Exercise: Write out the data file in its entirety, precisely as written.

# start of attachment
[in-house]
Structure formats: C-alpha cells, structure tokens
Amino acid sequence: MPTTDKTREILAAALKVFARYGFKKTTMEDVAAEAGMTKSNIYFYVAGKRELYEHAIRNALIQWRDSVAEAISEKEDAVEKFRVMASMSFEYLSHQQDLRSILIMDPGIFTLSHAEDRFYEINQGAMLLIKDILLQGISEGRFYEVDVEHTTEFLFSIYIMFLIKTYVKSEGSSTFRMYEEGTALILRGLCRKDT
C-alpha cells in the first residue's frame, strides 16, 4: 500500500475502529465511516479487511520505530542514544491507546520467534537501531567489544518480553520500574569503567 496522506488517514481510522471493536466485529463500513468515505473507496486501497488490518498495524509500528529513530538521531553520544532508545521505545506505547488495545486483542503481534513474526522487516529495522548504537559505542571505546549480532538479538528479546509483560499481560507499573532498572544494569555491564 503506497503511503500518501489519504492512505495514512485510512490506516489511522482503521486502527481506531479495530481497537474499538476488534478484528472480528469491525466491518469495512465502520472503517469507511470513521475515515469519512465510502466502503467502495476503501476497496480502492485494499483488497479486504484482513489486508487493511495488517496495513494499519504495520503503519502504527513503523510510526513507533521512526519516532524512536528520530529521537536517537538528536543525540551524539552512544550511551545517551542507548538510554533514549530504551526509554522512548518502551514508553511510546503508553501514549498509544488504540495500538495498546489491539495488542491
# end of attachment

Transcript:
[in-house]
Structure formats: C-alpha cells, structure tokens
Amino acid sequence: MPTTDKTREILAAALKVFARYGFKKTTMEDVAAEAGMTKSNIYFYVAGKRELYEHAIRNALIQWRDSVAEAISEKEDAVEKFRVMASMSFEYLSHQQDLRSILIMDPGIFTLSHAEDRFYEINQGAMLLIKDILLQGISEGRFYEVDVEHTTEFLFSIYIMFLIKTYVKSEGSSTFRMYEEGTALILRGLCRKDT
C-alpha cells in the first residue's frame, strides 16, 4: 500500500475502529465511516479487511520505530542514544491507546520467534537501531567489544518480553520500574569503567 496522506488517514481510522471493536466485529463500513468515505473507496486501497488490518498495524509500528529513530538521531553520544532508545521505545506505547488495545486483542503481534513474526522487516529495522548504537559505542571505546549480532538479538528479546509483560499481560507499573532498572544494569555491564 503506497503511503500518501489519504492512505495514512485510512490506516489511522482503521486502527481506531479495530481497537474499538476488534478484528472480528469491525466491518469495512465502520472503517469507511470513521475515515469519512465510502466502503467502495476503501476497496480502492485494499483488497479486504484482513489486508487493511495488517496495513494499519504495520503503519502504527513503523510510526513507533521512526519516532524512536528520530529521537536517537538528536543525540551524539552512544550511551545517551542507548538510554533514549530504551526509554522512548518502551514508553511510546503508553501514549498509544488504540495500538495498546489491539495488542491